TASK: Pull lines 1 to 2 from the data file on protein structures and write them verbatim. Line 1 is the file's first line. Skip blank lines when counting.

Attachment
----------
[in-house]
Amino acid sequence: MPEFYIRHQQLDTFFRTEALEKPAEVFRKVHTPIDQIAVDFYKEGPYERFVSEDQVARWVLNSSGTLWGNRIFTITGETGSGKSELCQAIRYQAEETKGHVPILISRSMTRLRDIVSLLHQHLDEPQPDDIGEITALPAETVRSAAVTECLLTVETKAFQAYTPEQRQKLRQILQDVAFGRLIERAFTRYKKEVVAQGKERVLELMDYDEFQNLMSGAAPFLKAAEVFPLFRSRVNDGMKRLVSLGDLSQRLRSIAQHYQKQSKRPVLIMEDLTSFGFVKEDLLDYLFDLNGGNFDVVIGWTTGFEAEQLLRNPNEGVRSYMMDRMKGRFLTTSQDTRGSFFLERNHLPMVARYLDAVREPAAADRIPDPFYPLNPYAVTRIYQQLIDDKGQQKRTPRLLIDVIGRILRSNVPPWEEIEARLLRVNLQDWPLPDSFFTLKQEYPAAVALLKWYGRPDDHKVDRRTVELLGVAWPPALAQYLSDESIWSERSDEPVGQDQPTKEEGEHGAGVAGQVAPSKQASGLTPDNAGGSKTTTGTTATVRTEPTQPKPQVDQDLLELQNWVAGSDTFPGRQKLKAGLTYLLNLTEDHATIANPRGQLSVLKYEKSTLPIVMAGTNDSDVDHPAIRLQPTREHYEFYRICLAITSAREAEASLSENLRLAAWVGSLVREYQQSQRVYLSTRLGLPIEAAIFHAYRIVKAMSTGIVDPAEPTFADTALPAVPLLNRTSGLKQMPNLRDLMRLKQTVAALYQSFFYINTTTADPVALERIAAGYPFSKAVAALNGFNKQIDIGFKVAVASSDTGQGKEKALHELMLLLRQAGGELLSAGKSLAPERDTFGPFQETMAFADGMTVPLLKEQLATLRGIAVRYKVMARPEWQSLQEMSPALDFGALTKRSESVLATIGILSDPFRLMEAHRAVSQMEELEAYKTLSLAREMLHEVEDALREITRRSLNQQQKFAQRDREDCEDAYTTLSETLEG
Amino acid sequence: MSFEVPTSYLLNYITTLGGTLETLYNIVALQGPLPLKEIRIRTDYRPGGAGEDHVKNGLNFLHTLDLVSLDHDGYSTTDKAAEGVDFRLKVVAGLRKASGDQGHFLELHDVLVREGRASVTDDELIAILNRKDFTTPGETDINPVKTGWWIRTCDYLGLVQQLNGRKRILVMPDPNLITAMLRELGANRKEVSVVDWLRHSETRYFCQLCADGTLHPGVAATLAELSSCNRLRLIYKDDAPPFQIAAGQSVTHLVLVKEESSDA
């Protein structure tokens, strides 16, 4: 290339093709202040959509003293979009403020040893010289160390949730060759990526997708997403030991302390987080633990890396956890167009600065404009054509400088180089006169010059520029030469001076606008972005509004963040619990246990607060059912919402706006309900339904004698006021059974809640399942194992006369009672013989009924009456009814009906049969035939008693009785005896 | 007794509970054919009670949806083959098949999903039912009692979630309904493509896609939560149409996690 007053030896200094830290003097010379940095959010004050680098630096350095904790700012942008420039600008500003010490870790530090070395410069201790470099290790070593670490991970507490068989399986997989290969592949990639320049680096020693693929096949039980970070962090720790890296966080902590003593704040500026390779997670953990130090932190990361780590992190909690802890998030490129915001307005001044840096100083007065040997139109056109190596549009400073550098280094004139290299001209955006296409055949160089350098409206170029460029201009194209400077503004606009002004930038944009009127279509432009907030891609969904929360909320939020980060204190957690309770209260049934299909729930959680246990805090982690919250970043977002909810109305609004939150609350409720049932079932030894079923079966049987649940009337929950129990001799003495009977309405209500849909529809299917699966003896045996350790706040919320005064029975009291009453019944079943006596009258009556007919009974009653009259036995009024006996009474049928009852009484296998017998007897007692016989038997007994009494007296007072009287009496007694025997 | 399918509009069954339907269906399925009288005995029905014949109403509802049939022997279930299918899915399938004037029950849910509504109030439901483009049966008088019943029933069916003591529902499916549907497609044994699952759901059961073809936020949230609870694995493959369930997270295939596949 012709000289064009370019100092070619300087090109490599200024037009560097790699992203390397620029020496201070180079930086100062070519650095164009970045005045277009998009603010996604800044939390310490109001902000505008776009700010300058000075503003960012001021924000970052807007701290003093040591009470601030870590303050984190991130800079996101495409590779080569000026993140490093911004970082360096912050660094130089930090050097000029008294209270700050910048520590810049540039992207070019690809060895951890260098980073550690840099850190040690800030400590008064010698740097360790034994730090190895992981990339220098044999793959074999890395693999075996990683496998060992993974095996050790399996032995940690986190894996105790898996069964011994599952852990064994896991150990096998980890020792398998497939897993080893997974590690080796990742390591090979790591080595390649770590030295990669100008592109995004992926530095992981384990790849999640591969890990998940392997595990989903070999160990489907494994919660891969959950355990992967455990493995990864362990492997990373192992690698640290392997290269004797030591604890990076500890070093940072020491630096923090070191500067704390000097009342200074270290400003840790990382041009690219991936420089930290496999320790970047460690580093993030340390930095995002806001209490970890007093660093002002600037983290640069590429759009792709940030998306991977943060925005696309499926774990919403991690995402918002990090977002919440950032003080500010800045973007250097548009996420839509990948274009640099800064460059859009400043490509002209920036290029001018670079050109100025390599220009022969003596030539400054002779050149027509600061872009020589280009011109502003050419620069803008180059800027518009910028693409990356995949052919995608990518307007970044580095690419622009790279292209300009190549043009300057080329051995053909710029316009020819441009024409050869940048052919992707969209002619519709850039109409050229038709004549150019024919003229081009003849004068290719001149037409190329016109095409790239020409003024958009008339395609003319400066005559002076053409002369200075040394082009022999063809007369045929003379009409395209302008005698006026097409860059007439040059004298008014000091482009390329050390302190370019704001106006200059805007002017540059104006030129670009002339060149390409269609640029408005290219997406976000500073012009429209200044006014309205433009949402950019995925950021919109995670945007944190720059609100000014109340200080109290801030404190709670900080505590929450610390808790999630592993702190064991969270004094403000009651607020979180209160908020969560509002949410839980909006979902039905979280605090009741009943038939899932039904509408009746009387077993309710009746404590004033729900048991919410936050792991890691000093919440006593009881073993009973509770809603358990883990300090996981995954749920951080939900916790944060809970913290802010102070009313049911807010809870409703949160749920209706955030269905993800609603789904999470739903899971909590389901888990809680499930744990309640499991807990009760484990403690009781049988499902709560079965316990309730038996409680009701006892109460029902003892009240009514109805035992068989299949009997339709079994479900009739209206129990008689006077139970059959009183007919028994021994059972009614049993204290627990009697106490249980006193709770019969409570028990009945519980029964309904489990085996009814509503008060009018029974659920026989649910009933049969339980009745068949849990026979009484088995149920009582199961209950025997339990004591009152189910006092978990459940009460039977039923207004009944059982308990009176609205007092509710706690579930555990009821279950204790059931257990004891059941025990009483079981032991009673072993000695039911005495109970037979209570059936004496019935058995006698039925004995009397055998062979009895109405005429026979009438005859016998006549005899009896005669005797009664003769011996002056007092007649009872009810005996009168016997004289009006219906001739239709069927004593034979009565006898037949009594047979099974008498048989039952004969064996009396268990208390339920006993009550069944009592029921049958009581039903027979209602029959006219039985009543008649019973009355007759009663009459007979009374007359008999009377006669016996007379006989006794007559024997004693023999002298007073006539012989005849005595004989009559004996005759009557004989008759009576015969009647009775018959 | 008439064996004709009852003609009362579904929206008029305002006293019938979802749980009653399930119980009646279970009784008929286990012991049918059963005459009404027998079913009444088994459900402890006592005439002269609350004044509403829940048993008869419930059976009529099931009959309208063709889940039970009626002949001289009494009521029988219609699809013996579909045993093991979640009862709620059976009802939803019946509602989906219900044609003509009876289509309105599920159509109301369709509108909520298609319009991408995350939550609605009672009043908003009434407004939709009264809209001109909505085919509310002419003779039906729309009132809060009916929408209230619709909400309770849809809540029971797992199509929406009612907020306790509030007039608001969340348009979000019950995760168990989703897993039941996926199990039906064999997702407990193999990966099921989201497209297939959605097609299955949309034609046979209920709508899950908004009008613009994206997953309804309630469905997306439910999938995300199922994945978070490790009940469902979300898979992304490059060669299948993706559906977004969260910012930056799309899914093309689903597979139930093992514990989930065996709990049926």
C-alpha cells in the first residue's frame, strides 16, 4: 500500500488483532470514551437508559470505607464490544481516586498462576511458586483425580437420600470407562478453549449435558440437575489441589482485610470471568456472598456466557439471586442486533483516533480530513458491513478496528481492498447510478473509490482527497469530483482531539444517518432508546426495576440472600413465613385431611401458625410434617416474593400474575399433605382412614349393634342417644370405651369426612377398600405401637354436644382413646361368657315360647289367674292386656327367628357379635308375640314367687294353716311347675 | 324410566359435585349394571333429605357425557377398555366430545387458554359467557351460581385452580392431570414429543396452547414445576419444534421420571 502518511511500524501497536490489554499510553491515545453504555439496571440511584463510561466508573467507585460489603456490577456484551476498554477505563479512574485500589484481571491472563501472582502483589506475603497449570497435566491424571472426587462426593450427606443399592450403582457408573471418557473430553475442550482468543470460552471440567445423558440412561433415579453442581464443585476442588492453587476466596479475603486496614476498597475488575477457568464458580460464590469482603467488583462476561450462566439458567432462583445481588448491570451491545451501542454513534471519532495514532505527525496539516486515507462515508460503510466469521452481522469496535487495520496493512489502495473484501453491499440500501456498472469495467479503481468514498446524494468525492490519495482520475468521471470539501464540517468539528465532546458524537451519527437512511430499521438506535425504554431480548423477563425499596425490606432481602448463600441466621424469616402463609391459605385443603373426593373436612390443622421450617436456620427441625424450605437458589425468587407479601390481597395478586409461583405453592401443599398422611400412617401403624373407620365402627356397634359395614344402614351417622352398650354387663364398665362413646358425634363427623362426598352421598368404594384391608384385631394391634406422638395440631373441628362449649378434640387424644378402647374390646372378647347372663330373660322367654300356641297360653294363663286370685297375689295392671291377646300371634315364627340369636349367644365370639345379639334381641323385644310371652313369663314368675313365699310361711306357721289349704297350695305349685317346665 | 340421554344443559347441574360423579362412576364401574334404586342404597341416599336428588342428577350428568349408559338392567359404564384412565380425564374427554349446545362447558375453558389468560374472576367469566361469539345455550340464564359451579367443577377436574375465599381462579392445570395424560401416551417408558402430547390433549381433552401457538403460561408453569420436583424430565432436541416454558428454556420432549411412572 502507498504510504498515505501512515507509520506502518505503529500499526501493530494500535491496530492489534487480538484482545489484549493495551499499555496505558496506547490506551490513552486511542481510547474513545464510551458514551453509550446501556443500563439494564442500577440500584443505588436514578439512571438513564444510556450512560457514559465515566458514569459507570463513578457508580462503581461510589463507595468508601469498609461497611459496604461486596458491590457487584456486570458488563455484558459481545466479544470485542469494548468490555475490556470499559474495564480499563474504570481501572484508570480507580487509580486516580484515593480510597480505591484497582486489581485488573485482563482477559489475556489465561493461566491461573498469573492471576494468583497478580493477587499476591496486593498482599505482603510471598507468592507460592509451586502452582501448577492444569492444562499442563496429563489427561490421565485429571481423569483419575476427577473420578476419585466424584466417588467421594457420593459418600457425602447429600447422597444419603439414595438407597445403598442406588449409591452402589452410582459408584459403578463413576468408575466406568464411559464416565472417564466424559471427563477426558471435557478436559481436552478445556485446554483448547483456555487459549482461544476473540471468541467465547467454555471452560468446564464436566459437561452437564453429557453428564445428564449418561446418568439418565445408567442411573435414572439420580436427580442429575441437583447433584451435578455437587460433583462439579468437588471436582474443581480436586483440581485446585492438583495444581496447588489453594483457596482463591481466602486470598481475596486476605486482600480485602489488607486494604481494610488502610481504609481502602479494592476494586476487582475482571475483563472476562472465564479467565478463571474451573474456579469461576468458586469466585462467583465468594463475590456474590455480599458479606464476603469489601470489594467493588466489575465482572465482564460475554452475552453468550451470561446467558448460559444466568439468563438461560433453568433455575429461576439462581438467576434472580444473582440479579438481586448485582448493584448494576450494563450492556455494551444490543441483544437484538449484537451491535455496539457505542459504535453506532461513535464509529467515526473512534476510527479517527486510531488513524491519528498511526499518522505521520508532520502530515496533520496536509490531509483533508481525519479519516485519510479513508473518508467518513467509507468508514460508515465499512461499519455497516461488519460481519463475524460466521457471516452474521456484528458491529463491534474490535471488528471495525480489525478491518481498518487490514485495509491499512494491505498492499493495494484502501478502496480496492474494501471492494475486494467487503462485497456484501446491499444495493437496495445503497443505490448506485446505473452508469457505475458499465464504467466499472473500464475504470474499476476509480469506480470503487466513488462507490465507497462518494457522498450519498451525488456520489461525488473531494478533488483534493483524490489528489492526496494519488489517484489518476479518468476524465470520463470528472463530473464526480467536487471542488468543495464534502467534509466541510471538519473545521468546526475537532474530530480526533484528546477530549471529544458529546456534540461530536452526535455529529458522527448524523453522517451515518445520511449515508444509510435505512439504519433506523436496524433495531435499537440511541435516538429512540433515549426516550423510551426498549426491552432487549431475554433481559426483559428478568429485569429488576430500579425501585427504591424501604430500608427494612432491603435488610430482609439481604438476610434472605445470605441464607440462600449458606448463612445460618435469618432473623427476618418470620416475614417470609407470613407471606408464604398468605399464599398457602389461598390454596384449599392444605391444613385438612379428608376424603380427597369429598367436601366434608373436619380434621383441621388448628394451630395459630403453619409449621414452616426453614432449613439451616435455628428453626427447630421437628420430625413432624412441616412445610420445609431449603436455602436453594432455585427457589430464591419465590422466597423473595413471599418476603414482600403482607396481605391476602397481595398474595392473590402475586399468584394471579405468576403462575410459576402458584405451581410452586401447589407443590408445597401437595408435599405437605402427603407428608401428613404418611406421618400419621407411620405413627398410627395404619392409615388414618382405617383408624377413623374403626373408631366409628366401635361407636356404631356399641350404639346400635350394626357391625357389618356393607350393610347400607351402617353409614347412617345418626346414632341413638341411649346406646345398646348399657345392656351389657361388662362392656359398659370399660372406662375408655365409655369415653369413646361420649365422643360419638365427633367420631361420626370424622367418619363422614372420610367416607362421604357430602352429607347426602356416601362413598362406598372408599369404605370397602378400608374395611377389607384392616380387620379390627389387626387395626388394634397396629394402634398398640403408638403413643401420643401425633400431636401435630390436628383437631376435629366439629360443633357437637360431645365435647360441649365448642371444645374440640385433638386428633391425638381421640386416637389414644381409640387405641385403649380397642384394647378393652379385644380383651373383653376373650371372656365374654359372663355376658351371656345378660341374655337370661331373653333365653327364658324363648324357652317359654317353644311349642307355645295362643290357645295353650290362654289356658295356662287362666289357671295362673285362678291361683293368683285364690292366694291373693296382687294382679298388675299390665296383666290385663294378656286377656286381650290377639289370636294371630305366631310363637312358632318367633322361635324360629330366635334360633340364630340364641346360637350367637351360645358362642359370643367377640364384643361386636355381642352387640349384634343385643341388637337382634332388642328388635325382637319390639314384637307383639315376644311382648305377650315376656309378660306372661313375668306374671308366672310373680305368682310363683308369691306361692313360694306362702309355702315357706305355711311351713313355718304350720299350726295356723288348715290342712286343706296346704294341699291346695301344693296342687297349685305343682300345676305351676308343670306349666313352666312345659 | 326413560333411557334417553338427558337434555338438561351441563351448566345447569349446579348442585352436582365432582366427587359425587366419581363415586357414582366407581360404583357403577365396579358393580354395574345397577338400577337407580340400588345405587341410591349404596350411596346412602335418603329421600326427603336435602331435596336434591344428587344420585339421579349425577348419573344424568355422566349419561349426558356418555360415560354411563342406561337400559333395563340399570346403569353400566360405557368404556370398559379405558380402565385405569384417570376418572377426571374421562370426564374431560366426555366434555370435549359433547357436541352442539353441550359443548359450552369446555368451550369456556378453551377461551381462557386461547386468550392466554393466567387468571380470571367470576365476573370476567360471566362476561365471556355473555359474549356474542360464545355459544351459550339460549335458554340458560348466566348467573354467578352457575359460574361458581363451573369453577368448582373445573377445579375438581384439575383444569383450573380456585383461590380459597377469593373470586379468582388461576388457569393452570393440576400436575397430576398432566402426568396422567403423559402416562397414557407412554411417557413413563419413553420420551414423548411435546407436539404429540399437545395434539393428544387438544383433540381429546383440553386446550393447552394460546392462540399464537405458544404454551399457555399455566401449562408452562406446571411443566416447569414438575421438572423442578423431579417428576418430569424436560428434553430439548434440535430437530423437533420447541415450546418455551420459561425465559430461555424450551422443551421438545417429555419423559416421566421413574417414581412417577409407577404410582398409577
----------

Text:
[in-house]
Amino acid sequence: MPEFYIRHQQLDTFFRTEALEKPAEVFRKVHTPIDQIAVDFYKEGPYERFVSEDQVARWVLNSSGTLWGNRIFTITGETGSGKSELCQAIRYQAEETKGHVPILISRSMTRLRDIVSLLHQHLDEPQPDDIGEITALPAETVRSAAVTECLLTVETKAFQAYTPEQRQKLRQILQDVAFGRLIERAFTRYKKEVVAQGKERVLELMDYDEFQNLMSGAAPFLKAAEVFPLFRSRVNDGMKRLVSLGDLSQRLRSIAQHYQKQSKRPVLIMEDLTSFGFVKEDLLDYLFDLNGGNFDVVIGWTTGFEAEQLLRNPNEGVRSYMMDRMKGRFLTTSQDTRGSFFLERNHLPMVARYLDAVREPAAADRIPDPFYPLNPYAVTRIYQQLIDDKGQQKRTPRLLIDVIGRILRSNVPPWEEIEARLLRVNLQDWPLPDSFFTLKQEYPAAVALLKWYGRPDDHKVDRRTVELLGVAWPPALAQYLSDESIWSERSDEPVGQDQPTKEEGEHGAGVAGQVAPSKQASGLTPDNAGGSKTTTGTTATVRTEPTQPKPQVDQDLLELQNWVAGSDTFPGRQKLKAGLTYLLNLTEDHATIANPRGQLSVLKYEKSTLPIVMAGTNDSDVDHPAIRLQPTREHYEFYRICLAITSAREAEASLSENLRLAAWVGSLVREYQQSQRVYLSTRLGLPIEAAIFHAYRIVKAMSTGIVDPAEPTFADTALPAVPLLNRTSGLKQMPNLRDLMRLKQTVAALYQSFFYINTTTADPVALERIAAGYPFSKAVAALNGFNKQIDIGFKVAVASSDTGQGKEKALHELMLLLRQAGGELLSAGKSLAPERDTFGPFQETMAFADGMTVPLLKEQLATLRGIAVRYKVMARPEWQSLQEMSPALDFGALTKRSESVLATIGILSDPFRLMEAHRAVSQMEELEAYKTLSLAREMLHEVEDALREITRRSLNQQQKFAQRDREDCEDAYTTLSETLEG